Associate Researcher, Lowland Tapir Conservation Initiative
IPE Instituto de Pesquisas Ecol6gicas (Institute for Ecological
Research)
E-mail: joaresmay@ig.com.br

MEDICI, PATRICIA (Brazil)
M.Sc.Wildlife Ecology, Conservation and Management
Research Coordinator, Lowland Tapir Conservation Initiative
IPE Instituto de Pesquisas Ecol6gicas (Institute for Ecological
Research)
Ph.D. Candidate, Durrell Institute of Conservation and Ecology
(DICE), University of Kent, United Kingdom
Convener, IUCN/SSC Conservation Breeding Specialist Group (CBSG)
- Brazil Regional Network
E-mail: epmedici@uol.com.br

MENDOZA,ALBERTO (Mexico I United States)
D.V.M. Member, IUCN/SSC Tapir Specialist Group (TSG)
E-mail: alumen@aol.com

MOLLINEDO, MANUELA. (United States)
Director, San Francisco Zoological Gardens
E-mail: manuelm@sfzoo.org

MONTENEGRO, OLGA LUCIA (Colombia)
Ph.D. Universidad Nacional de Colombia (UNAL)
E-mail: olmdco@yahoo.com; olmontenegrod@unal.edu.co

MORALES, MIGUELA. (Paraguay I United States)
Ph.D. Protected Areas Management Advisor
People, Protected Areas and Conservation Corridors, Conservation
International (CI)
E-mail: mamorales@conservation.org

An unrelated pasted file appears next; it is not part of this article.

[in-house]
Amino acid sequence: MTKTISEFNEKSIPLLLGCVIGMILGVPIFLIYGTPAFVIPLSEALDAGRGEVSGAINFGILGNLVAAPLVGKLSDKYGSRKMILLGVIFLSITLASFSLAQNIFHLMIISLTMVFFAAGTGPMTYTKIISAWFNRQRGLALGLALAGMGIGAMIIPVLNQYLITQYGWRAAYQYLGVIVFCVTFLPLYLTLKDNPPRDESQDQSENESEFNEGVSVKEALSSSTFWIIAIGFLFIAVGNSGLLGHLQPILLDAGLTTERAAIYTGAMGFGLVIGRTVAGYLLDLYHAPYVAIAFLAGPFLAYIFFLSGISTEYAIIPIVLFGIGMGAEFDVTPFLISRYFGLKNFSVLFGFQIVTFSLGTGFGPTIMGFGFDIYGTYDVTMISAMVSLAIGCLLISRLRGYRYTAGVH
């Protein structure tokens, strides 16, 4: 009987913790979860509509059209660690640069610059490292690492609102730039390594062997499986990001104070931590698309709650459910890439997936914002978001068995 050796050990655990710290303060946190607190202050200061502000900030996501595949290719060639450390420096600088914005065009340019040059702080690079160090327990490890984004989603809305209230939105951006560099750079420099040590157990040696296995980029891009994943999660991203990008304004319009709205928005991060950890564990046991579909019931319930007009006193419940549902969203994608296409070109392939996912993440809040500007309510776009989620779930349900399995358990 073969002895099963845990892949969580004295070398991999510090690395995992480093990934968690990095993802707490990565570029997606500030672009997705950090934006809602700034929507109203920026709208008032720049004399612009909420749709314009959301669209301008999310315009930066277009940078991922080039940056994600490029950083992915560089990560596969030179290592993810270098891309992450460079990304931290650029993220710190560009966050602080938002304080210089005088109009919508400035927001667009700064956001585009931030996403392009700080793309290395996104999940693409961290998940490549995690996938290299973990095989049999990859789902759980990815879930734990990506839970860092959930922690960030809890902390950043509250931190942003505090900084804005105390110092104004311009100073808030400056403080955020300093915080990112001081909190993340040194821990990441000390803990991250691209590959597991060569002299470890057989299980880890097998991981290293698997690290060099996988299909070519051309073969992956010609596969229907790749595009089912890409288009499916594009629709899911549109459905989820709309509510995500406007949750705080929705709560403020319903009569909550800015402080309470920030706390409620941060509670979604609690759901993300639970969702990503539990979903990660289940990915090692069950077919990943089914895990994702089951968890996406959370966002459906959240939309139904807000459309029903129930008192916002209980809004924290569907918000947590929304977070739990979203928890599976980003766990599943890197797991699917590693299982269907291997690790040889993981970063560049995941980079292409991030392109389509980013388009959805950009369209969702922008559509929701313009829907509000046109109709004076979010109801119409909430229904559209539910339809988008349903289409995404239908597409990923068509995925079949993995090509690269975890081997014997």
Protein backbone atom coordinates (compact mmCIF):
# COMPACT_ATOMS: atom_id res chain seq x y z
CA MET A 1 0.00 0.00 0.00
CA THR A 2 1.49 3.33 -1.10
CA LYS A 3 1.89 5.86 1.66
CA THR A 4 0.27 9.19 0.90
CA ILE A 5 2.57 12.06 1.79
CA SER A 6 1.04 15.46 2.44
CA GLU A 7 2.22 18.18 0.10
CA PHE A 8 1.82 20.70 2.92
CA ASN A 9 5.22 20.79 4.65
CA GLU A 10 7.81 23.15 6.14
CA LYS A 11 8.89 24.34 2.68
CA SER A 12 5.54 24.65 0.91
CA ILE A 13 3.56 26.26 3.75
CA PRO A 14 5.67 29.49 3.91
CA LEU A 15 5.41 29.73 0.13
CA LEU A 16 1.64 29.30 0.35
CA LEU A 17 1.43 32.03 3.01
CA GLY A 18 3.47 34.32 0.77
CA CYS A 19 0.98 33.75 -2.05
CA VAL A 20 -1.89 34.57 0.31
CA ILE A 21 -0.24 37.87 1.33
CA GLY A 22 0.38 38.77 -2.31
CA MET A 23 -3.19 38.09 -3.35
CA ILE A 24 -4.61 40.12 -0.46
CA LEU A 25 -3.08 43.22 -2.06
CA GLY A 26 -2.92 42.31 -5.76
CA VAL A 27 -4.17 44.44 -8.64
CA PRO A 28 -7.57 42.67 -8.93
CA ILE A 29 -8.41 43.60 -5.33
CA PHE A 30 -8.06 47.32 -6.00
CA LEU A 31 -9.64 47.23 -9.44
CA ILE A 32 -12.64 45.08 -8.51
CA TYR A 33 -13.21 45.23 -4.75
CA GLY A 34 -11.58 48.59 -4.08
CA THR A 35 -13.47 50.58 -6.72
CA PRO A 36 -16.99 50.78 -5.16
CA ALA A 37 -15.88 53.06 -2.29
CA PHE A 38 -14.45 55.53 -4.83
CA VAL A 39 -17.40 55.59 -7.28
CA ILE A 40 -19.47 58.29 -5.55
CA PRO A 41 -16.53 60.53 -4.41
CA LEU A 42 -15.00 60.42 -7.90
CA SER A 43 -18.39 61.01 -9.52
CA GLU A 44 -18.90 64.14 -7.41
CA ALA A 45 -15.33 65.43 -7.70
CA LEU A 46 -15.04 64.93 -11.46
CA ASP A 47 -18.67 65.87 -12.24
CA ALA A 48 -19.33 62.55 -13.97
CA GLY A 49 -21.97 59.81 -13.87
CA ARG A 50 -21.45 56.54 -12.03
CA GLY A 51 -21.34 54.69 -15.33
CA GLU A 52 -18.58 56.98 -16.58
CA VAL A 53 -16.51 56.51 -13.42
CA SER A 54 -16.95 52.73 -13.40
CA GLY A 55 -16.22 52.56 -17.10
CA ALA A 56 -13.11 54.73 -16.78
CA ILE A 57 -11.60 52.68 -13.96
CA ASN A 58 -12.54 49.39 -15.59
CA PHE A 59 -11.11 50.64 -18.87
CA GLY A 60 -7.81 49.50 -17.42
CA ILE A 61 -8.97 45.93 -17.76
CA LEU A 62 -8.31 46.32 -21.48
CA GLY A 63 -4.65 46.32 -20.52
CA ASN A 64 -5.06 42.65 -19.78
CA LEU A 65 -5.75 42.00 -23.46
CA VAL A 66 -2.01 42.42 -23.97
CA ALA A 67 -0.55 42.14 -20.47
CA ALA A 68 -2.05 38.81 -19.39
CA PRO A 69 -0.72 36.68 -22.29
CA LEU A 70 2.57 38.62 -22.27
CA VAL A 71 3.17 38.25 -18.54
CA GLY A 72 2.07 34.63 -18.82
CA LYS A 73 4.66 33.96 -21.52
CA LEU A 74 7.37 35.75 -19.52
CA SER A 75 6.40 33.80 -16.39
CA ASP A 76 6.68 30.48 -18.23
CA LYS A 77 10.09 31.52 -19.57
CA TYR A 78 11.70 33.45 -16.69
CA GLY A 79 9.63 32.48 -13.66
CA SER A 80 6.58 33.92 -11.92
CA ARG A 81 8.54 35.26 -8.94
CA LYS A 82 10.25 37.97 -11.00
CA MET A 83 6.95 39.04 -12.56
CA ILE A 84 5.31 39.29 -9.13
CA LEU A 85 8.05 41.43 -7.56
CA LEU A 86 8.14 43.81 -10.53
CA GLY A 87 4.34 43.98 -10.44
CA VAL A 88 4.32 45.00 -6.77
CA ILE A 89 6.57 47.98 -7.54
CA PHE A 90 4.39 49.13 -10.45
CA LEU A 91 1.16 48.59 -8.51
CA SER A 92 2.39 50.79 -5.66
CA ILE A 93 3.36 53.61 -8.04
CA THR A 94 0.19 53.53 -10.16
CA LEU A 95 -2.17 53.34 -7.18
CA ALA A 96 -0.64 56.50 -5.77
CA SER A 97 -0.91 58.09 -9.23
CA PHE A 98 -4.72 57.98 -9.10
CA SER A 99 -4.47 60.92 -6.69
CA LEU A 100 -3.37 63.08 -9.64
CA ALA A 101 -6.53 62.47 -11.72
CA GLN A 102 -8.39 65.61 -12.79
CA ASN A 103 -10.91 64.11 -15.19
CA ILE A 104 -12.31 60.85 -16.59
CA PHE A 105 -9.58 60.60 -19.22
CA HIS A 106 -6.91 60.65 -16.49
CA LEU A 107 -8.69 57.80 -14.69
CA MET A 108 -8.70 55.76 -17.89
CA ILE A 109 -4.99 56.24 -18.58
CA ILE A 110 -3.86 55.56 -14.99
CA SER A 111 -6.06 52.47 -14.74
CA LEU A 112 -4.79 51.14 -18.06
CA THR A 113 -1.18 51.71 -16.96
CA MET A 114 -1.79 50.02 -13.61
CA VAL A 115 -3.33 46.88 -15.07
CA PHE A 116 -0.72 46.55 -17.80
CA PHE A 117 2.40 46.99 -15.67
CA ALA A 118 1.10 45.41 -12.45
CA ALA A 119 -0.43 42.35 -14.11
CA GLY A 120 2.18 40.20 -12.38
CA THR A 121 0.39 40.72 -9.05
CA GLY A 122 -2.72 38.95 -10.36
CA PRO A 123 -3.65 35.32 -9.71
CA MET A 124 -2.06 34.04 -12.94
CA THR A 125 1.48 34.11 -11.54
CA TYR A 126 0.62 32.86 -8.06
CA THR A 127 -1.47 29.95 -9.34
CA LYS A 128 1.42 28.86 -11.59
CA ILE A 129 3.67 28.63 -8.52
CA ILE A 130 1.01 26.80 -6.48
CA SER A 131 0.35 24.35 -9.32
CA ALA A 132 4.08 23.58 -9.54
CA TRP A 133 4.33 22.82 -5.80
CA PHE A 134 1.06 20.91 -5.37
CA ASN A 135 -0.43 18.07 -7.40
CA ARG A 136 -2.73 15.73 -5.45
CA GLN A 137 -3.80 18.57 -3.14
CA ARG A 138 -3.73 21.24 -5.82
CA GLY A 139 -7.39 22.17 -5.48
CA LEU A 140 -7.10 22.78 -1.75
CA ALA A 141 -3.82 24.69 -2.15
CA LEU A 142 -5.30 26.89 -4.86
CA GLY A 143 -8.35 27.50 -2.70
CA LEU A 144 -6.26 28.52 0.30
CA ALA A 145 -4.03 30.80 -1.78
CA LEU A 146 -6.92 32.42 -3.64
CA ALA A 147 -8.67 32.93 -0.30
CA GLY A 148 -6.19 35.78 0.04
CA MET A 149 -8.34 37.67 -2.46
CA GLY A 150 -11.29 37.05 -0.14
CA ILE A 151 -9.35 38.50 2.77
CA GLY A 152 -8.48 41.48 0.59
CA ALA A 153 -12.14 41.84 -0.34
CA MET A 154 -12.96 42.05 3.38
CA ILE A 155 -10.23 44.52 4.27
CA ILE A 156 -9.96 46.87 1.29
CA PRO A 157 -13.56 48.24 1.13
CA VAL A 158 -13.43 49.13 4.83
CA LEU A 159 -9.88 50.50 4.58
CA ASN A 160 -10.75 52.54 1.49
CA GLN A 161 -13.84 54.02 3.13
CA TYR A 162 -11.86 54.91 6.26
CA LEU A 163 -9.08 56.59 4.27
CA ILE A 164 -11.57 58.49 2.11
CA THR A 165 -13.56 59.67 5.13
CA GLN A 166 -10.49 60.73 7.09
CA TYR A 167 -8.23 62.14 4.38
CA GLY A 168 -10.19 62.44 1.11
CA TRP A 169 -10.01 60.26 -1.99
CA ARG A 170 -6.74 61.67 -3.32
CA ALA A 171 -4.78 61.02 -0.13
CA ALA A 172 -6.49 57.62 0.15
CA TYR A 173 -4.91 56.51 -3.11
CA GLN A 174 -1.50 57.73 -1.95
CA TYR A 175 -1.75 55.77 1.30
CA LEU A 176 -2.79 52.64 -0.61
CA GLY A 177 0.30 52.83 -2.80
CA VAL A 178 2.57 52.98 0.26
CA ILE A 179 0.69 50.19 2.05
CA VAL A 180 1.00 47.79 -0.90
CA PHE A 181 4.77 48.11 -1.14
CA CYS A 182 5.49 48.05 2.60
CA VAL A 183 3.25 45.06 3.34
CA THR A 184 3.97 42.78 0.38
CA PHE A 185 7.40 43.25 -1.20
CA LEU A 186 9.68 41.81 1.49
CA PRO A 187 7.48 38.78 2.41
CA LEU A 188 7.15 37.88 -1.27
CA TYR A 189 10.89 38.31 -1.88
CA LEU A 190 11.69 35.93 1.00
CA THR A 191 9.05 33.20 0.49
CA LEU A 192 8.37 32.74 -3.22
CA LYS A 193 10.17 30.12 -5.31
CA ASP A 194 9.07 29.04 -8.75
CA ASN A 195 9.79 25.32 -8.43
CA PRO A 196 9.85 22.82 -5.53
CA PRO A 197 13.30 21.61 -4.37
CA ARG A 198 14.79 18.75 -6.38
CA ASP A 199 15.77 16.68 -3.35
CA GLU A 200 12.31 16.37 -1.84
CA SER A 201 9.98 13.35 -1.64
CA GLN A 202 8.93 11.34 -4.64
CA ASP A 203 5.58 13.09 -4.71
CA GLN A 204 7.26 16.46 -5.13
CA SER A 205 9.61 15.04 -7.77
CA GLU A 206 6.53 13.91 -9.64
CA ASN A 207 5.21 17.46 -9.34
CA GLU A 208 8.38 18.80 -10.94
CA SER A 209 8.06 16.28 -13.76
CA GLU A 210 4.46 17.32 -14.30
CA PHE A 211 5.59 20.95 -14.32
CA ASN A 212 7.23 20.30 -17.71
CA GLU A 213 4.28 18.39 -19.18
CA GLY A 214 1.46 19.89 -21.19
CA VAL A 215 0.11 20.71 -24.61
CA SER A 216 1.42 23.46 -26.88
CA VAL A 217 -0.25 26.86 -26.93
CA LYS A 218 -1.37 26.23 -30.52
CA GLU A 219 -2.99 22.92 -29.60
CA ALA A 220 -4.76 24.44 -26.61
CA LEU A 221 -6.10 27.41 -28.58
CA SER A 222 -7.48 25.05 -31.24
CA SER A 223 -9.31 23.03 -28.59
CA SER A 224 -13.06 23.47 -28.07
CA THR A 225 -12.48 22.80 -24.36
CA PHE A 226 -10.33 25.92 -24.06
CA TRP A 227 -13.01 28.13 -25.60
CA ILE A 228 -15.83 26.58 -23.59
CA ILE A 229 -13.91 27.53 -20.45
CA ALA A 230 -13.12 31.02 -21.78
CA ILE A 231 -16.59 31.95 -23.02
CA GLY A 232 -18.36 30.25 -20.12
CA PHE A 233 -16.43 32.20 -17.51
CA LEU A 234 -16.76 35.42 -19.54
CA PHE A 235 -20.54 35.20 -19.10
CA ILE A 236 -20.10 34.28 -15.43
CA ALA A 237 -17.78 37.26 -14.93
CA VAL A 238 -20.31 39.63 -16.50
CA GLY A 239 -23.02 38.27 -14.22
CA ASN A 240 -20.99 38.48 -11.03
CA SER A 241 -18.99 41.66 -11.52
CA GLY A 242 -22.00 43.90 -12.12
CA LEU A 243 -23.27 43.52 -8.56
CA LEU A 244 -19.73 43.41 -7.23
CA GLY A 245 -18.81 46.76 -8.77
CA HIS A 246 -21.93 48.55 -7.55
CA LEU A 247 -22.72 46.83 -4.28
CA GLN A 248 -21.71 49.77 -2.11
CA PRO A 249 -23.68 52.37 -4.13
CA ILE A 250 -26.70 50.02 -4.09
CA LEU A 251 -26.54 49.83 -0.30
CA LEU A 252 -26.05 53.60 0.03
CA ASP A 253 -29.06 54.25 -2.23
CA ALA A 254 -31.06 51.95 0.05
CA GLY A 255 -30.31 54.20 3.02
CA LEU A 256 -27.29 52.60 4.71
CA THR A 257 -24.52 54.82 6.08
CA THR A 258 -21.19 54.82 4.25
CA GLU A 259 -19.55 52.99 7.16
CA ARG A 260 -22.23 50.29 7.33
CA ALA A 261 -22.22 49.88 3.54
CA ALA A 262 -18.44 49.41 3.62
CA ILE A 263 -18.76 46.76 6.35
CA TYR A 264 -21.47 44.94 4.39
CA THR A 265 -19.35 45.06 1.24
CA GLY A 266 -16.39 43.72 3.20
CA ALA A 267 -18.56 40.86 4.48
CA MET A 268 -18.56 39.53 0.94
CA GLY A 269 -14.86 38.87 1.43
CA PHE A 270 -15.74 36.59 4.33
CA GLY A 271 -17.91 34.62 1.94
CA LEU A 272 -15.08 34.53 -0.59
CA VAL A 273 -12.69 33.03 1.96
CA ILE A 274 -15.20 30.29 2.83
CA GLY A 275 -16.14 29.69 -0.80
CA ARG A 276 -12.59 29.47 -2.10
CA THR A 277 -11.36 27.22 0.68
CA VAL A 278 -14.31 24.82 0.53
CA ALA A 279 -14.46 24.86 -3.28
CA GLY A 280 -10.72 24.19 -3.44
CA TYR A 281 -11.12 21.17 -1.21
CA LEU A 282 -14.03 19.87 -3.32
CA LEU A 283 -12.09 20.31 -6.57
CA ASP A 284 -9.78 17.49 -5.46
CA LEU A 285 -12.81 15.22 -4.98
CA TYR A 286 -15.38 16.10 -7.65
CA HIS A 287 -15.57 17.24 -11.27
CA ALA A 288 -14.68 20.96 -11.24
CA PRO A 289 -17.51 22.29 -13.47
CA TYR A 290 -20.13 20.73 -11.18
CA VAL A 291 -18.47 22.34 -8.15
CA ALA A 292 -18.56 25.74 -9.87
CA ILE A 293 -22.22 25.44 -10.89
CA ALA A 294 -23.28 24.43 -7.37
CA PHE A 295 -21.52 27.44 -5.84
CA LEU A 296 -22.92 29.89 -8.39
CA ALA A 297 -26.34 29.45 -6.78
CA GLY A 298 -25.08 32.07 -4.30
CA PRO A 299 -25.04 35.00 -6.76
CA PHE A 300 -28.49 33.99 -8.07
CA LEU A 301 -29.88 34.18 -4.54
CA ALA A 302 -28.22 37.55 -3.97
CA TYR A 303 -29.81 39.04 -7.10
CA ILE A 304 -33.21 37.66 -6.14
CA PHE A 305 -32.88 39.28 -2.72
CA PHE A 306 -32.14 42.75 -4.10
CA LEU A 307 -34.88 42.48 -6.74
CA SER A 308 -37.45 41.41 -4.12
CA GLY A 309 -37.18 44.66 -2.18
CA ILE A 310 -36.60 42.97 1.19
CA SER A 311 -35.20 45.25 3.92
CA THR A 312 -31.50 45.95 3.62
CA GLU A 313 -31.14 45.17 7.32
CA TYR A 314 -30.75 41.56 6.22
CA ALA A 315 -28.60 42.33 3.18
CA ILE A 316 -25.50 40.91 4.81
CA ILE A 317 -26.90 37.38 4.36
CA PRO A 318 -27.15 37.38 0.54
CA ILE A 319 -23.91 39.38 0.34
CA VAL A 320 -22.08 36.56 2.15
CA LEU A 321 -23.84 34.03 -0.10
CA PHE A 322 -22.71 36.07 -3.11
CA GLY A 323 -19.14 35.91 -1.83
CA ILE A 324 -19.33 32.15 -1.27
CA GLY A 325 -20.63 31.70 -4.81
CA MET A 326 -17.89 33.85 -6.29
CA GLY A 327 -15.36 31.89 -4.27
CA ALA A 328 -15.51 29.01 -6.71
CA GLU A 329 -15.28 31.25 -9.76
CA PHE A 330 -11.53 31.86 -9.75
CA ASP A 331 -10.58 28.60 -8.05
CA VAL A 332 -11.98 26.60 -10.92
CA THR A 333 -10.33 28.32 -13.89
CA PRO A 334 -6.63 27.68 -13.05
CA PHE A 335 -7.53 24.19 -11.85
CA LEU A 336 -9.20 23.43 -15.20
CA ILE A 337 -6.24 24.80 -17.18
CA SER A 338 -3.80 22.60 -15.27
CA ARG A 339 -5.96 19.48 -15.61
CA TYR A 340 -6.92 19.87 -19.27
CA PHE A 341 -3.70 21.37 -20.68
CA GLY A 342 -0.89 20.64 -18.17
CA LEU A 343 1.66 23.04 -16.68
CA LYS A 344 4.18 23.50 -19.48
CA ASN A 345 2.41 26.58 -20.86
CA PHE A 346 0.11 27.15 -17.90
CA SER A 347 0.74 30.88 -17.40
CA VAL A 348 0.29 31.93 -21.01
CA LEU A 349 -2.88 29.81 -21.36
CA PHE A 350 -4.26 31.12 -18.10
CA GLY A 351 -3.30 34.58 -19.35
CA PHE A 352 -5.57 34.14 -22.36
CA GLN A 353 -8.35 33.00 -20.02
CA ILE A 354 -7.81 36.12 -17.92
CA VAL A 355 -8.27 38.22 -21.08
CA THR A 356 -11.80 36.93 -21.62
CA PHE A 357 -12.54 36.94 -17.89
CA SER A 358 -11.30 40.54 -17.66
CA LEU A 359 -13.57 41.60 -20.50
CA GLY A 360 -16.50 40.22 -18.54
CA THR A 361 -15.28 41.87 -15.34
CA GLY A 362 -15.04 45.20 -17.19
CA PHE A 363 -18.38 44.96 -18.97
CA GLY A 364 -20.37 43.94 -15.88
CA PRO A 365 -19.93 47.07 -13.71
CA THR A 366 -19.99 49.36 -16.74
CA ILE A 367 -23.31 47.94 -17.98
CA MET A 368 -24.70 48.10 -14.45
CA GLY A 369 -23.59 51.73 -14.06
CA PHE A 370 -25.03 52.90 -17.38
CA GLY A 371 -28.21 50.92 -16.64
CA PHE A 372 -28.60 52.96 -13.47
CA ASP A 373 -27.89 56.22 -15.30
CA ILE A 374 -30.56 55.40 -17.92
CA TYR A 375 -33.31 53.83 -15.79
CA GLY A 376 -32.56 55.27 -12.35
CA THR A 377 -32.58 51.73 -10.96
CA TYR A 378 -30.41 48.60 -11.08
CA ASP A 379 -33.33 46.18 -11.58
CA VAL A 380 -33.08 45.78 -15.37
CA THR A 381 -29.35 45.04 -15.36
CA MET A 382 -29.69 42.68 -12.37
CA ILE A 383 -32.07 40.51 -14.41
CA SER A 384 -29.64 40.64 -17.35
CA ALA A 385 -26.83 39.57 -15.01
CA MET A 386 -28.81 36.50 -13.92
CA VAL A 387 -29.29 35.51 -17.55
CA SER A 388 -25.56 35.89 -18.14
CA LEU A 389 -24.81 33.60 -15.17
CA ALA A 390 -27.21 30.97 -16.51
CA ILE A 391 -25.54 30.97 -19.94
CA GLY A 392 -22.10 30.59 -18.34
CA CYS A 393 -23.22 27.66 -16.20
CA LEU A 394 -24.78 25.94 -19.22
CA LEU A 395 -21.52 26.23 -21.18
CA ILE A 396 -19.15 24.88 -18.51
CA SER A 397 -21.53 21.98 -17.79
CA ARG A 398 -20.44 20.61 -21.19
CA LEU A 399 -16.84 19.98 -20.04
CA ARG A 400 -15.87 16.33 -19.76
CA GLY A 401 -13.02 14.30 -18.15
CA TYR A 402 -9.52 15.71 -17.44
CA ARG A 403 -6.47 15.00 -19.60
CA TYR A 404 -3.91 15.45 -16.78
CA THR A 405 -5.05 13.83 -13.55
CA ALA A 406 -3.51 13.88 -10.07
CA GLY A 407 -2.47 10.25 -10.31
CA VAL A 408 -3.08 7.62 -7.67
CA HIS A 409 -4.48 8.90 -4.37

NARANJO PINERA, EDUARDO J. (Mexico)
Ph.D. El Colegio de la Frontera Sur (ECOSUR)
E-mail: enaranjo@ecosur.mx

NOGALES, FERNANDO (Ecuador)
Institute Ecuatoriano de Propiedad Intelectual (IEPI)
Professor, Escuela de Gesti6n Ambiental de la Universidad Tecnica
Particular de Loja
E-mail: fernogales@yahoo.com; fbnogales@utpl.edu.ec

NOVARINO,WILSON (Indonesia)
Lecturer, Jurusan Biologi FMIPA, Universitas Andalas
E-mail: wilson n id@yahoo.com


Tapir Conservation a The Newsletter of the IUCN/SSC Tapir Specialist Group a Vol. 17/1 0 No. 23 0 June 2008






TSG MEMBERSHIP DIRECTORY 37


NUGROHO,AGUNG (Indonesia)
Field Team Leader / Field Researcher, Fauna & Flora International -
Indonesia Program
E-mail: Pithecellobium98@yahoo.com; info@ffi.or.id

O'FARRILL, GEORGINA XoXo (Mexico I Canada)
Ph.D. Graduate Student, Biology Department, McGill University
ECOSUR-Chetumal, Mexico
E-mail: elsa.ofarrill@mail.mcgill.ca

ORDONEZ DELGADO, LEONARDO (Ecuador)
Coordinator, Proyecto Corredores de Conservaci6n, Fundaci6n
Ecol6gica Arcoiris